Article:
By Paul Rasori
Mobile commerce (m-commerce) is not likely to change your life today. But tomorrow is another story. Shifting consumer trends and a stealthy infrastructure deployment make it likely we will all be impacted by mobile-device-based payment technology before long.
The rapid increase in consumer adoption of cell phones and other wireless handheld devices has produced pie-in-the-sky projections about how much m-commerce will be generated through use of these products as personal payment systems.
The main reason projections have been so varied - and, for the most part, off the mark - is that the definition of m-commerce differs from person to person.
Much like during the early days of the Internet, e-commerce analysts with little expertise in the payments industry seemed to assume that m-commerce would leapfrog the existing payments infrastructure rather than extend it.
So, let's try to define what m-commerce means to our industry. For POS transactions, m-commerce is the use of a cell phone or wireless personal digital assistant as an electronic wallet, which serves as a substitute for plastic credit cards.
The notion of using your cell phone as a virtual wallet may seem foreign to you. But if you take a step back and think about it, most people are more attached to their cell phones than they are their wallets.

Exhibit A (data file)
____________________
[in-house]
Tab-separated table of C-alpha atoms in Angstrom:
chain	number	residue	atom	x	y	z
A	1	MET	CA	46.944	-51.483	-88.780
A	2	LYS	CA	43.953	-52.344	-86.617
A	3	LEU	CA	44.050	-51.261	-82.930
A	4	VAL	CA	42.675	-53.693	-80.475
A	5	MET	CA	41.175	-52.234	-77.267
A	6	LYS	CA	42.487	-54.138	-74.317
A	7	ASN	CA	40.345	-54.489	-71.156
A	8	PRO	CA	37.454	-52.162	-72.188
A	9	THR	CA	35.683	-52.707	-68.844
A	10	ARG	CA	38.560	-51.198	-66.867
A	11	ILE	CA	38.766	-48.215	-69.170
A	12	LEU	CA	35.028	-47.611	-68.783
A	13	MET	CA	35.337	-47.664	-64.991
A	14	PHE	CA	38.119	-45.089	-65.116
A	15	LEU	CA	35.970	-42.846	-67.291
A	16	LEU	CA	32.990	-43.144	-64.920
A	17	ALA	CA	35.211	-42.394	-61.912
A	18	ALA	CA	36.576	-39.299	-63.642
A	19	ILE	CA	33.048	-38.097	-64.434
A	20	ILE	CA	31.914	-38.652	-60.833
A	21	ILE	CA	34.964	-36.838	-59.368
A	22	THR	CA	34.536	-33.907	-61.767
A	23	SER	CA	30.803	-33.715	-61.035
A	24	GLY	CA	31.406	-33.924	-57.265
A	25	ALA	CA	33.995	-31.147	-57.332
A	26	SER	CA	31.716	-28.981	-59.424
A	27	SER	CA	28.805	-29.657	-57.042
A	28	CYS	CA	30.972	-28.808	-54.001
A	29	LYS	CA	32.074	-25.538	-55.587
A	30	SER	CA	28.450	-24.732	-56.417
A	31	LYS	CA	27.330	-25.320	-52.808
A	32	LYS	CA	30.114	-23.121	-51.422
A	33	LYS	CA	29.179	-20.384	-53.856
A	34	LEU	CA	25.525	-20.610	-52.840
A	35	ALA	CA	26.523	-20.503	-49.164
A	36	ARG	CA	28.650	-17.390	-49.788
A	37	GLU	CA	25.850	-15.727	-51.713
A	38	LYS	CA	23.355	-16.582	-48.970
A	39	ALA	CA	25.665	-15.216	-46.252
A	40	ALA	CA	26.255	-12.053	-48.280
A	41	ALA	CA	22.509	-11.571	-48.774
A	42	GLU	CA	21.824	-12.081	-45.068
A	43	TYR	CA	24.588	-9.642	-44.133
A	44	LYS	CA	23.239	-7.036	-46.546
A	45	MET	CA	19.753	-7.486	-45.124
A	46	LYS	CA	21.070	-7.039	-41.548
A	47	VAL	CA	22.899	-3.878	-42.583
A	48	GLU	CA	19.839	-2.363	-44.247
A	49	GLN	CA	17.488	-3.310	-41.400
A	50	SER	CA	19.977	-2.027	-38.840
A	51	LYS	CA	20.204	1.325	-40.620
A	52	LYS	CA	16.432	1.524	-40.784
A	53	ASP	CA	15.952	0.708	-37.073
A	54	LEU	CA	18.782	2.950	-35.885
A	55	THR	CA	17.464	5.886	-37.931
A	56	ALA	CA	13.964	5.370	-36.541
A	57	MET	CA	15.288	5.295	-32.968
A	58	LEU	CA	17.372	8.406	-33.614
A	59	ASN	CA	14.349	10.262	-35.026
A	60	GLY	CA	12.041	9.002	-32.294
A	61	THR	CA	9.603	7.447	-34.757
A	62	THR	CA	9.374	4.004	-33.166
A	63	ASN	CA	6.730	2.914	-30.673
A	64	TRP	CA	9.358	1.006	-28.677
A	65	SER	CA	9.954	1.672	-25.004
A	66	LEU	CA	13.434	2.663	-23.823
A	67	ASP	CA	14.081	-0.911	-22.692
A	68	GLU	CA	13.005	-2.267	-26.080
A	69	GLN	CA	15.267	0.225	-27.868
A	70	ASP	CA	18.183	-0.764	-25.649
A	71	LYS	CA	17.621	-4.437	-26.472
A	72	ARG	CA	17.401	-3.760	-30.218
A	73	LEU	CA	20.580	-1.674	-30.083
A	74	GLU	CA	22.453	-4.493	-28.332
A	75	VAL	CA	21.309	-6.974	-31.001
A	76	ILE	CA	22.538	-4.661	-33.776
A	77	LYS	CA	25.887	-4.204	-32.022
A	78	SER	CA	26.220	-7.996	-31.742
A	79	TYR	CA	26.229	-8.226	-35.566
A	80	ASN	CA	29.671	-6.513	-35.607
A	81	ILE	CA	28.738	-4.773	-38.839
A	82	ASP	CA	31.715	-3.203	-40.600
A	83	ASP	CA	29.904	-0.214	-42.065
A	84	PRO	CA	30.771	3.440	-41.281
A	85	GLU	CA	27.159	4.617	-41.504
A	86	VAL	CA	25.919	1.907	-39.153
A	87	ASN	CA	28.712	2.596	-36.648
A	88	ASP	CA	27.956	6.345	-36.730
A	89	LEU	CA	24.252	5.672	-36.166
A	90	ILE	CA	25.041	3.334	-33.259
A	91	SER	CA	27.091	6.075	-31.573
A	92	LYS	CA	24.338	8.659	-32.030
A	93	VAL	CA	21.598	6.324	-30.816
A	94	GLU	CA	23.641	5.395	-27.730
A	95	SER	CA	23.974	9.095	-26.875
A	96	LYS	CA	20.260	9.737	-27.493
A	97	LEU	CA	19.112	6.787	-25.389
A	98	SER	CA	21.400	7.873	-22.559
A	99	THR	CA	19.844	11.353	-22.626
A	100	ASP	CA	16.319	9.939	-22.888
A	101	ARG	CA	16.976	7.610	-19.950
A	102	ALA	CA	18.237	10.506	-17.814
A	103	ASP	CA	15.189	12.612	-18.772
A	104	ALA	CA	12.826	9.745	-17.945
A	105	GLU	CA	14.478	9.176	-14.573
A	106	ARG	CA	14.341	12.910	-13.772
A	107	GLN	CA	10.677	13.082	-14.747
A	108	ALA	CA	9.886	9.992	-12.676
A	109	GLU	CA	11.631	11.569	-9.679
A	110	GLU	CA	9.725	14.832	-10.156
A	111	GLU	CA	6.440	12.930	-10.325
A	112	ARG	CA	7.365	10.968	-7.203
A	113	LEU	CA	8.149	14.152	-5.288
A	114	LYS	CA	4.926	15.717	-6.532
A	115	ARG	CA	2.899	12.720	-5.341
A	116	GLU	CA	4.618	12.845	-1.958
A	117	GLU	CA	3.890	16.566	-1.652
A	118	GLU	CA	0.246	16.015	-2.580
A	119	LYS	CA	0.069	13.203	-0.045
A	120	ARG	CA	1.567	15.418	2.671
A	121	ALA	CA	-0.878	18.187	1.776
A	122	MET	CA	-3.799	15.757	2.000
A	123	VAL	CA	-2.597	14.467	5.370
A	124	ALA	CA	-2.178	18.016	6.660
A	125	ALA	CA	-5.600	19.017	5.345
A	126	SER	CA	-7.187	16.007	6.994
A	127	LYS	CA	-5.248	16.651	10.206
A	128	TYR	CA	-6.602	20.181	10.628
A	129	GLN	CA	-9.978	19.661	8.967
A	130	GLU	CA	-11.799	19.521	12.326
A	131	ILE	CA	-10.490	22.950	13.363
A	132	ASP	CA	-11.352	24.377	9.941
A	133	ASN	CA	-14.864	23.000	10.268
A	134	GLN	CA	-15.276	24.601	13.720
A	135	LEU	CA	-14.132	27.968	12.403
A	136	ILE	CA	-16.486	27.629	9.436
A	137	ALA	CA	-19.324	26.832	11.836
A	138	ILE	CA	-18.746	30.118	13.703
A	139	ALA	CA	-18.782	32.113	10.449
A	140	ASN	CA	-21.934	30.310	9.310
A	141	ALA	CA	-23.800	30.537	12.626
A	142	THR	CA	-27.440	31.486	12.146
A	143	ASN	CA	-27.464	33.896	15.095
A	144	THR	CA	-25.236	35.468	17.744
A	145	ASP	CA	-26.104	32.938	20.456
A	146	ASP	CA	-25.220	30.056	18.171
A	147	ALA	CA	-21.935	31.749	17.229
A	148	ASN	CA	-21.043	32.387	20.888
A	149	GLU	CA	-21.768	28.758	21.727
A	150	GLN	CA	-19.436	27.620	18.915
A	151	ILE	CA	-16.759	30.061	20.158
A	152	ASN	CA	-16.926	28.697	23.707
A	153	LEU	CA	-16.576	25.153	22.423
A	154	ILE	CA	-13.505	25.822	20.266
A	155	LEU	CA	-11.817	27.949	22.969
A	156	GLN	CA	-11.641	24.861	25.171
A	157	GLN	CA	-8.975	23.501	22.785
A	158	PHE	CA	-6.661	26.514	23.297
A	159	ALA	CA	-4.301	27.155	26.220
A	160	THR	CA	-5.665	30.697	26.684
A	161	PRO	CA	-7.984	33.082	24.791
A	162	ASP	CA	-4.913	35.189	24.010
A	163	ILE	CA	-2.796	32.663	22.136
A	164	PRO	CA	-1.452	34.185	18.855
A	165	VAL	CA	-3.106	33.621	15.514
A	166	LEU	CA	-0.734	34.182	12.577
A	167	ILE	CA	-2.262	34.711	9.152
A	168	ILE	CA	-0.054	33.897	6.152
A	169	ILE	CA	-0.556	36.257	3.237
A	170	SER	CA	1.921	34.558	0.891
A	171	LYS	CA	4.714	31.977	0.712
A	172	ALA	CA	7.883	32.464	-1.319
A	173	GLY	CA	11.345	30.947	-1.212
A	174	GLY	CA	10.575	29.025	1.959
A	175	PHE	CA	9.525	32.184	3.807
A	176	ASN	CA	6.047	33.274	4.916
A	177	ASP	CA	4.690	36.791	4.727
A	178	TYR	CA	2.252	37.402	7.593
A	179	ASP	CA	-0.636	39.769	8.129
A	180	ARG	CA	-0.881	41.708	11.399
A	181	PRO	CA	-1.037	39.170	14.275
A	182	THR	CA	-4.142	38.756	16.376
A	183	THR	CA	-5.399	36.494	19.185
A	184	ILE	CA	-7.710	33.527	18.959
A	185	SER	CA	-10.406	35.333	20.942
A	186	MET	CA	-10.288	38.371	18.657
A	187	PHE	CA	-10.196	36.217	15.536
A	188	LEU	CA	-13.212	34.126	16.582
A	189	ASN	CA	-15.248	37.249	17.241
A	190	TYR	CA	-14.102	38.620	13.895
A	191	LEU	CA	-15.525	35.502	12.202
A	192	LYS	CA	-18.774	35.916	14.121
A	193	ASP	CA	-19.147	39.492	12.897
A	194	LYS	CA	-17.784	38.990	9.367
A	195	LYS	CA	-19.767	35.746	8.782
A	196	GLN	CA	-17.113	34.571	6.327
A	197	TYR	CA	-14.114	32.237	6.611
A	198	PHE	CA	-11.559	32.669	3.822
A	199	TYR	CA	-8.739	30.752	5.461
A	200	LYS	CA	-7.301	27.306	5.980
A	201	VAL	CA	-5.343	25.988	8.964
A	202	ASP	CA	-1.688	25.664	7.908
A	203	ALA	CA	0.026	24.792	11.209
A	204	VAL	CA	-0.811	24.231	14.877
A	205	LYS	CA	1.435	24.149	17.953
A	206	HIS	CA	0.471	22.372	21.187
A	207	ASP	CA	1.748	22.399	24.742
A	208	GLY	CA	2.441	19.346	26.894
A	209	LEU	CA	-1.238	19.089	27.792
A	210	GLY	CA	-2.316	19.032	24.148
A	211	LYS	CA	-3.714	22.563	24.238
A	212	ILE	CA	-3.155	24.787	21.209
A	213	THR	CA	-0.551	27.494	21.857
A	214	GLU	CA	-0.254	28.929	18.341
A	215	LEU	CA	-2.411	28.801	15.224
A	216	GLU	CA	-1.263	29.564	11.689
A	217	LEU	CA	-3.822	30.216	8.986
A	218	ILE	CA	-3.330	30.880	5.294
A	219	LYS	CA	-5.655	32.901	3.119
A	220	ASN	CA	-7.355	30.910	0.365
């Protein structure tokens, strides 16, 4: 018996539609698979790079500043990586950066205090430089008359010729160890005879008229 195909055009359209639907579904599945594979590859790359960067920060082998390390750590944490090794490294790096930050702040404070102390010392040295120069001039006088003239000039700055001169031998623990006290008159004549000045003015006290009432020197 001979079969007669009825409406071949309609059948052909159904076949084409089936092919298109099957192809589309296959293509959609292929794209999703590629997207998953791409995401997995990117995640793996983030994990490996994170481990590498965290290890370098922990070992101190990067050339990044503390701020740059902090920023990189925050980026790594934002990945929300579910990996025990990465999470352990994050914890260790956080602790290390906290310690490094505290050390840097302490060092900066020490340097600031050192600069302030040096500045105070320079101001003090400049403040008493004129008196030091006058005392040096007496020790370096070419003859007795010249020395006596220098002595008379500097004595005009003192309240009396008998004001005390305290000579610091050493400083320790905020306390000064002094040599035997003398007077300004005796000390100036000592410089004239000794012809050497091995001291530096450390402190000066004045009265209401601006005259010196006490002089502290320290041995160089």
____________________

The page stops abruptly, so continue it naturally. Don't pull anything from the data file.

It may take as long as eight hours to realize your wallet is missing, but you're likely to figure out in about eight minutes that your cell phone has disappeared.
With the cell phone clearly top-of-mind in today's mobile society, m-commerce players are coveting the top-of-wallet position on your cell phone.
That definition is pretty simple. M-commerce gets more complex when addressing how transactions are made from electronic wallets.
You can execute a transaction by text messaging, by accessing a browser or via Bluetooth, infrared or RFID (radio frequency identification) communications technology. Each of these methods has pluses and minuses. However, it's not realistic to think that merchants will be willing to invest in a variety of access technologies.
Furthermore, without compelling evidence of a movement toward a single standard, retailers are more likely to hold off until the industry settles on a common standard.
Near field communication (NFC) is likely to rise to the occasion. According to a recent report by ABI Research, NFC "enables applications such as payment, access or data transfer with the simple touch of a handset to another NFC device or tag."
To telecommunication service providers and handset manufacturers, NFC is appealing because it provides a broad range of applications, including payment transactions.
ABI reported that "more than 100 trials - many of which have been small or operated privately - have taken place over the past two years, as operators and the transportation and payment partners focus on the uptake of NFC services."
Current or recent NFC payment trials in the U.S. include:
The appeal of NFC devices to card issuers is over-the-air activation of "soft cards" residing on mobile handsets. According to ABI, issuers will reduce costs from printing and mailing cards. This will speed up card enablement because there is no need to personalize and mail cards to account holders.